Doug Garnett’s Blog


Salesmanship and The Myth of the New Consumer

Salesmanship is, and always has been, a critical skill needed to drive advertising success. Sadly, it’s a skill that doesn’t come out of J-school or portfolio school. Perhaps that’s why a meme has developed telling us that “sales is dead” (so consumers must somehow osmose products into their lives).

The basis of this ridiculous claims seems to be that the internet puts consumers in control (and I’m sure that’s how they feel in this miserable economy). Even worse, we’re told that consumers flee to territory uncontaminated by commercial interests if anyone attempts to sell something to them. (For more on the mythology of the New Consumer check this link.)

Communication channels may change – but human nature doesn’t. The instincts to consumerism are as old as humanity itself. They may have begun with the first hunter who preferred one type of rock over another because it was more effective. Or with the primitive man or woman who rejected one fur in favor of another. Or perhaps with the family group that preferred a less functional cave over an exciting new one out of habit and comfort.

As people, we like choosing the things we surround ourselves with – it’s a fundamental truth of humanity. So a “New Consumer”? I don’t think so.

Salesmanship Is A Critical Advertising Skill. When communicating with Millenials, a dose of savvy salesmanship will dramatically increase your impact. After all, the best salesmen have never worn sharkskin suits or followed the stereotype of the polyester clad used car salesman. They are remarkably aware of their consumer’s needs and sell with skills that are in surprisingly short supply in advertising:

Interruption: The starting point of sales is knowing how to break into the consumer’s world and get their attention in a way that leaves them open to hear what you have to say. It’s quite a skill to master. And you can’t succeed without it.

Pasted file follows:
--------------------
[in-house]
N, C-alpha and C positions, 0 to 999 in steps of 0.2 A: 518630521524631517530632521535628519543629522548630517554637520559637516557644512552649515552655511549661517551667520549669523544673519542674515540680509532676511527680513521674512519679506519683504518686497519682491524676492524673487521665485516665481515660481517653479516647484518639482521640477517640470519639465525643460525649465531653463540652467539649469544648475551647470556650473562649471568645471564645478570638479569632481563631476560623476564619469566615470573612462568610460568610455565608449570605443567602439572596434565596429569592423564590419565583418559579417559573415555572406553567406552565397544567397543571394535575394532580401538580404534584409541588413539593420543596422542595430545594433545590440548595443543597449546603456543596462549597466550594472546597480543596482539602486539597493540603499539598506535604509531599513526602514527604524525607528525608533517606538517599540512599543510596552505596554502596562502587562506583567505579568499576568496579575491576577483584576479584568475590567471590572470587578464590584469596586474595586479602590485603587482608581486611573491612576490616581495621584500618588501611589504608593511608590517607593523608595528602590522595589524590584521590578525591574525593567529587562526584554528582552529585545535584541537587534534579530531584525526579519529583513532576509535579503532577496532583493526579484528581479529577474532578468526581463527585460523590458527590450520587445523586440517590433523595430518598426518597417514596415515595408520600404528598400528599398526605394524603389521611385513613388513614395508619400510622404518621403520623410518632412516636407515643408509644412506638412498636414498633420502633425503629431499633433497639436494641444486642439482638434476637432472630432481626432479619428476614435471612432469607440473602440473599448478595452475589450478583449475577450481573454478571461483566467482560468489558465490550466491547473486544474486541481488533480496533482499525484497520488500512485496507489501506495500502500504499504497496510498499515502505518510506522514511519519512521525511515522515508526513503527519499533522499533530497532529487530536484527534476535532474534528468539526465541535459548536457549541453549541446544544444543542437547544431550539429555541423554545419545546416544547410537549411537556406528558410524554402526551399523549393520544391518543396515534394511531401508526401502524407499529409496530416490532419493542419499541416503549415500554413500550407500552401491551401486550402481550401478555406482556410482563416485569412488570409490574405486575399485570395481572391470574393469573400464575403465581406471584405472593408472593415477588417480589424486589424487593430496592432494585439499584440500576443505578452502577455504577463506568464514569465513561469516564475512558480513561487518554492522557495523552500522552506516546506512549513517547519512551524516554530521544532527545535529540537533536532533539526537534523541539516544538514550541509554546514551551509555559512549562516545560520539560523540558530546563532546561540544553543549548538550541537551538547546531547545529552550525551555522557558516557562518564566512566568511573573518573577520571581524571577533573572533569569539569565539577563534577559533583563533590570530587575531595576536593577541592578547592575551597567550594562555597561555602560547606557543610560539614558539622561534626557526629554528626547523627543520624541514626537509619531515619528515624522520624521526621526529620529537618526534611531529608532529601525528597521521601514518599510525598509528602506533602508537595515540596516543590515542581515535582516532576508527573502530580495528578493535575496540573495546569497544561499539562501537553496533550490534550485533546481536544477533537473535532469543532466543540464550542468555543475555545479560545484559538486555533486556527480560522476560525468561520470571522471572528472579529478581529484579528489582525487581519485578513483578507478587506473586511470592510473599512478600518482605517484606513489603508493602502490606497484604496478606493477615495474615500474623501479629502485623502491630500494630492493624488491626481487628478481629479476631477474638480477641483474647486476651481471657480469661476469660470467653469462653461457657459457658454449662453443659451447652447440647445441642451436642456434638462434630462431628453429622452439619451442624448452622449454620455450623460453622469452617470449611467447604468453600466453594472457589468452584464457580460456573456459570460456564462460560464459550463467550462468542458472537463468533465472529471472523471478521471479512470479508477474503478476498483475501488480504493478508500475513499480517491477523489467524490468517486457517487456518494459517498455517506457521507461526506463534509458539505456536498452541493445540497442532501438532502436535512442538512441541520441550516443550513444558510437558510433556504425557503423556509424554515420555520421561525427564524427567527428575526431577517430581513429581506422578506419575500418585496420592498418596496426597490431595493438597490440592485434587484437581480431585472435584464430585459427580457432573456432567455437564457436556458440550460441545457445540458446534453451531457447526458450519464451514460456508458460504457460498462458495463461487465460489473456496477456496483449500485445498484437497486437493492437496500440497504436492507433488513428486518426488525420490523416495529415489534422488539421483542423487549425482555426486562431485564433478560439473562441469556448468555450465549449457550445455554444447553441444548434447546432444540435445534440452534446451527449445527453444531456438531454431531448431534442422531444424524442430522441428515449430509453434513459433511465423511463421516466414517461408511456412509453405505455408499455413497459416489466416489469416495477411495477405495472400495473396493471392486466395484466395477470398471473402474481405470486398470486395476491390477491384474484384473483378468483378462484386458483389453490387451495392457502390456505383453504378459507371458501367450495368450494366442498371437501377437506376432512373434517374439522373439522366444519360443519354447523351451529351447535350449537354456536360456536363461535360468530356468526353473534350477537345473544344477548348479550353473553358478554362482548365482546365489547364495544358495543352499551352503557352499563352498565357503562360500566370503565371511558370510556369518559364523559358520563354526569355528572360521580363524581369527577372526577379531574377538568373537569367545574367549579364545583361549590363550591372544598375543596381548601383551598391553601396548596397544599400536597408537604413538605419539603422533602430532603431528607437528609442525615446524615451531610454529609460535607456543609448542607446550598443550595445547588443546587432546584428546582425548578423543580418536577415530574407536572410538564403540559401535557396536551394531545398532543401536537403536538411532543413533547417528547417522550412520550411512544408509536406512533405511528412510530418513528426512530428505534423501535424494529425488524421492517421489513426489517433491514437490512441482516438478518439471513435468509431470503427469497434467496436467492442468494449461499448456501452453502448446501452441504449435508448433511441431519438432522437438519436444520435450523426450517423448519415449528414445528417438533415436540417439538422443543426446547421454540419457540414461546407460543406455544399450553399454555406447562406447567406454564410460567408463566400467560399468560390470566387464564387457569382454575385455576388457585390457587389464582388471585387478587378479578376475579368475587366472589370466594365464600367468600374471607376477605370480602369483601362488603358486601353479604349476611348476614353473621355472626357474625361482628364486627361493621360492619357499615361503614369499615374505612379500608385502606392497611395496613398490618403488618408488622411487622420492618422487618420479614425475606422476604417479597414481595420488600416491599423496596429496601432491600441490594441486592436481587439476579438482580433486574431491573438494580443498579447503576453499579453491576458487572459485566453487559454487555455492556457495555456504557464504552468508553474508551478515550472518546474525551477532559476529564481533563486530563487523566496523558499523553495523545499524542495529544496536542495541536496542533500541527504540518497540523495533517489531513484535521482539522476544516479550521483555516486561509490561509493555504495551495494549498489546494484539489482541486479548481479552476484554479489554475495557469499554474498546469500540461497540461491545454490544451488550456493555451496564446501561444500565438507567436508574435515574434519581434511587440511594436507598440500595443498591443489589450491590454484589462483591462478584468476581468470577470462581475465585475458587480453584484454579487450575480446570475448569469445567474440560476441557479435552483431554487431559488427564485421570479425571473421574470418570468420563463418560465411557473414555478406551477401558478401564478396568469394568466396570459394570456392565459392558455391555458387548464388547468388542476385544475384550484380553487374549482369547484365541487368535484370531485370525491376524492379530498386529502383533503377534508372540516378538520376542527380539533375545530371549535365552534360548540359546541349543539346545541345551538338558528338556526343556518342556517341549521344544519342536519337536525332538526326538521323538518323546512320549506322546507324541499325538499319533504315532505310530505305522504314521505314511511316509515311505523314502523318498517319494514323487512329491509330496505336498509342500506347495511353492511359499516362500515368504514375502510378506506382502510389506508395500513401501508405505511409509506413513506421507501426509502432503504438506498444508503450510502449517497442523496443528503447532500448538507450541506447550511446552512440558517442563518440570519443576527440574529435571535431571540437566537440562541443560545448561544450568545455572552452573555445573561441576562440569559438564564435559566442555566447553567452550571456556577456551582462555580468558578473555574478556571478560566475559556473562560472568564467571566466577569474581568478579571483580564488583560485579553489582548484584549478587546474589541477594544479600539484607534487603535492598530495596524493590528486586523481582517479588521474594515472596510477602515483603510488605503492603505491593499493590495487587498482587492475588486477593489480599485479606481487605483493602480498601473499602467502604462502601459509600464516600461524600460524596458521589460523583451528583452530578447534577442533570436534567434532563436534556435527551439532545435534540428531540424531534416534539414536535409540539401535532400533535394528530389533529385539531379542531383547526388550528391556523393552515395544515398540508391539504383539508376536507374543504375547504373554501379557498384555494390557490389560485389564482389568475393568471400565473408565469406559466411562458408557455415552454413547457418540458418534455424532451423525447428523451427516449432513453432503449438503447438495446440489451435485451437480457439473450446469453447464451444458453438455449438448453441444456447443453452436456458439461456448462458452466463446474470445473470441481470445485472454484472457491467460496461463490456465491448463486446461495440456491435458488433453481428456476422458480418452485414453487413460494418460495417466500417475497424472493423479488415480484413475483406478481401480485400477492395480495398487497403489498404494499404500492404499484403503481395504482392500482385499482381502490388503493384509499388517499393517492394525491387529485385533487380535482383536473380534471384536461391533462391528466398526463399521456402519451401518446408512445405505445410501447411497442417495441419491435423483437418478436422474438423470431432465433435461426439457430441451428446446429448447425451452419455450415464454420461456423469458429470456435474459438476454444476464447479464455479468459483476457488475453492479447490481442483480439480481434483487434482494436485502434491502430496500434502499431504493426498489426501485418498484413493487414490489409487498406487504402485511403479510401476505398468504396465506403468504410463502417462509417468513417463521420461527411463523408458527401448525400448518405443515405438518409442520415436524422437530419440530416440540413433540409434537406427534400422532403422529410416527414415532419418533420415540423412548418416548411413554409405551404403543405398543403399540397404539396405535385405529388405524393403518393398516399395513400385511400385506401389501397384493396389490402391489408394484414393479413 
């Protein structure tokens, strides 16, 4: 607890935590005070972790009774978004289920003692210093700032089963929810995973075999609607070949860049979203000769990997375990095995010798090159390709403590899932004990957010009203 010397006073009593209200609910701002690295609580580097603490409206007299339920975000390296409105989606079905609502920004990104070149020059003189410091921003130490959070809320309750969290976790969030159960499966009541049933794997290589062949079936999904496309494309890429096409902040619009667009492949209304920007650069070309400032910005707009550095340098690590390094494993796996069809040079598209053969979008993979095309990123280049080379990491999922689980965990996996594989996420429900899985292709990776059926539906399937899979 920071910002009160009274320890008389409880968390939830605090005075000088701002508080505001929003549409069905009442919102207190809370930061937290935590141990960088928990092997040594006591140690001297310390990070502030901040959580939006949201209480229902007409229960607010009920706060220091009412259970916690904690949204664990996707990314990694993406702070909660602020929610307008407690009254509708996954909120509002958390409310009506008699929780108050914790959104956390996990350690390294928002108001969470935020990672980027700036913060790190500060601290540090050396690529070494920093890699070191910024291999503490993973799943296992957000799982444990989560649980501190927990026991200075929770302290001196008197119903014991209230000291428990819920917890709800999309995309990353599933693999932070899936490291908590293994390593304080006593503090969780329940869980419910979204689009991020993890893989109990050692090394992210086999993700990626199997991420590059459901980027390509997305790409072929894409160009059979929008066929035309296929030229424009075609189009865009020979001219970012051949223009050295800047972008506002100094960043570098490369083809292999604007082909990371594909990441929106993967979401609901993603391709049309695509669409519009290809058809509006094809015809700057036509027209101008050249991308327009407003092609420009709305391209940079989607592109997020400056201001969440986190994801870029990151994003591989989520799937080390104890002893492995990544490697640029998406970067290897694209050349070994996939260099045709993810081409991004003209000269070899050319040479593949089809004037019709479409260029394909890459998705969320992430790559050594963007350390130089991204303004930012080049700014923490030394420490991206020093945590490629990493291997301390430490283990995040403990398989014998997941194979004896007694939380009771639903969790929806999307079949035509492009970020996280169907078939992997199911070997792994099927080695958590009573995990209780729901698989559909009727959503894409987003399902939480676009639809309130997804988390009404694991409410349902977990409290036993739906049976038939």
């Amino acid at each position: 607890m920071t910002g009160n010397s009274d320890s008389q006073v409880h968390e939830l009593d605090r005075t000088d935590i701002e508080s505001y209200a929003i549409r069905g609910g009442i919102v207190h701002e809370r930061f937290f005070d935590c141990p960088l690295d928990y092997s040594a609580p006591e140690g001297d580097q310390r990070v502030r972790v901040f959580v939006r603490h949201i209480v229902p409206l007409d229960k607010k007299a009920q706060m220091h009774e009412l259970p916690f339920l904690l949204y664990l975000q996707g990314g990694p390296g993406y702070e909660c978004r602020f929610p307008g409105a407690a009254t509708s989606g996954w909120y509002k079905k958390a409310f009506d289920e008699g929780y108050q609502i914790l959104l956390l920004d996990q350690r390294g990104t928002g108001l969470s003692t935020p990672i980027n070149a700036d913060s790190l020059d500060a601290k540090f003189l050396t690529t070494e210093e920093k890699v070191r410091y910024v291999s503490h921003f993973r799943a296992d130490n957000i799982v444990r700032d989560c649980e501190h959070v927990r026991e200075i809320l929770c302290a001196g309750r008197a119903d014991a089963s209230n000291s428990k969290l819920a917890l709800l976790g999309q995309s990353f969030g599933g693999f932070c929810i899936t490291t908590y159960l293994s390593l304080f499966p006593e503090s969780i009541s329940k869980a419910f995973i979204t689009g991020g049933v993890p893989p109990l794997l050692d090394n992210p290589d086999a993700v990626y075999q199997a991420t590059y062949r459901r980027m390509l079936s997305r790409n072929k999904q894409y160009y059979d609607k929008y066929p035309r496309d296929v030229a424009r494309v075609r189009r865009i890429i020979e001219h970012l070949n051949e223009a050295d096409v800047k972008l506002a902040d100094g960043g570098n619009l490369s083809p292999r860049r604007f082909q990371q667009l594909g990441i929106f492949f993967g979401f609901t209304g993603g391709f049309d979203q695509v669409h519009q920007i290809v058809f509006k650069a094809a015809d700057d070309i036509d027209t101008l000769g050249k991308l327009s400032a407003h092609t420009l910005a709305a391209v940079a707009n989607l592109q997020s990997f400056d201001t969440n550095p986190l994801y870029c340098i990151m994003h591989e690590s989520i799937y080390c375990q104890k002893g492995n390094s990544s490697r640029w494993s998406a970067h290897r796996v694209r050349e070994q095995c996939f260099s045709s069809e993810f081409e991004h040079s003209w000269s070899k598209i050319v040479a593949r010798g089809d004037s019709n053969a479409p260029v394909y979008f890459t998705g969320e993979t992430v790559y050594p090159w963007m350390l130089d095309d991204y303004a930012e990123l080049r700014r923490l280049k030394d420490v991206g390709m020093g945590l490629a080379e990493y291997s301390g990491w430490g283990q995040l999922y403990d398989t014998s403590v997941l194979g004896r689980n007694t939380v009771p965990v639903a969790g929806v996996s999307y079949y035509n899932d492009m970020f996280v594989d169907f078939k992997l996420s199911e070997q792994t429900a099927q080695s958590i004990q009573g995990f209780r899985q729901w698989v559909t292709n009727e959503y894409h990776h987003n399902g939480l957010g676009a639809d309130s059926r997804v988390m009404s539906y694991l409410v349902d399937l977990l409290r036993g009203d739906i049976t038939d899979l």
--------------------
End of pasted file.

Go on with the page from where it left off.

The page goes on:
Directness: “New Consumer” theorists seem to claim that you should first engage the consumer, then (very honorably) slip them a mickey in order to implant commercial messages in their subconcious. True salesmen & women know that it’s often most effective to simply and directly tell consumers what you offer and why they should care about it.

Listening: A great salesman is a great listener. Only when you listen well can you sell well.

Empathize with Your Consumer: Empathizing with the consumer’s situation, great salesmen are able to communicate so strongly with consumers that the consumer will take action and buy their product.

Know When to Shut Up: In my years selling supercomputers ($1,000,000 and up) I learned that knowing when not to talk is as important as knowing what to say when you talk. (Interestingly, success in new media seems to require constant chatter – like 13 year old boys talking about the details of a game they just discovered.)

While consumer utopianists tell us that selling is dead, the essential skills they recommend for succeeding online are mostly sales skills. Perhaps it’s mere ego that drives them to say silly things about salesmanship. Perhaps they don’t really know what selling involves. Or, perhaps anti-salesmanship is merely the hook they use to drive income – hypocritically hard selling the myth that selling doesn’t work.

Regardless, if you add smart sophisticated salesmanship to your advertising and communication efforts, you’ll sell far more and build a stronger brand.

Having said this, it’s time for me to sit back and collect the New Consumer Utopian allegations that I’m “out of touch”. That’s okay. We’re pretty busy right now with two national TV spot campaigns to finish – spots that drive tremendous retail action with my agency’s smart salesmanship approach.

Copyright 2011 – Doug Garnett – All Rights Reserved

Categories:   Brand Advertising, Communication, consumer goods, consumer marketing, Consumer research, Innovation, marketing, Marketing Research, Media, New media, Retail marketing, Social Media, Technology Advertising, technology marketing


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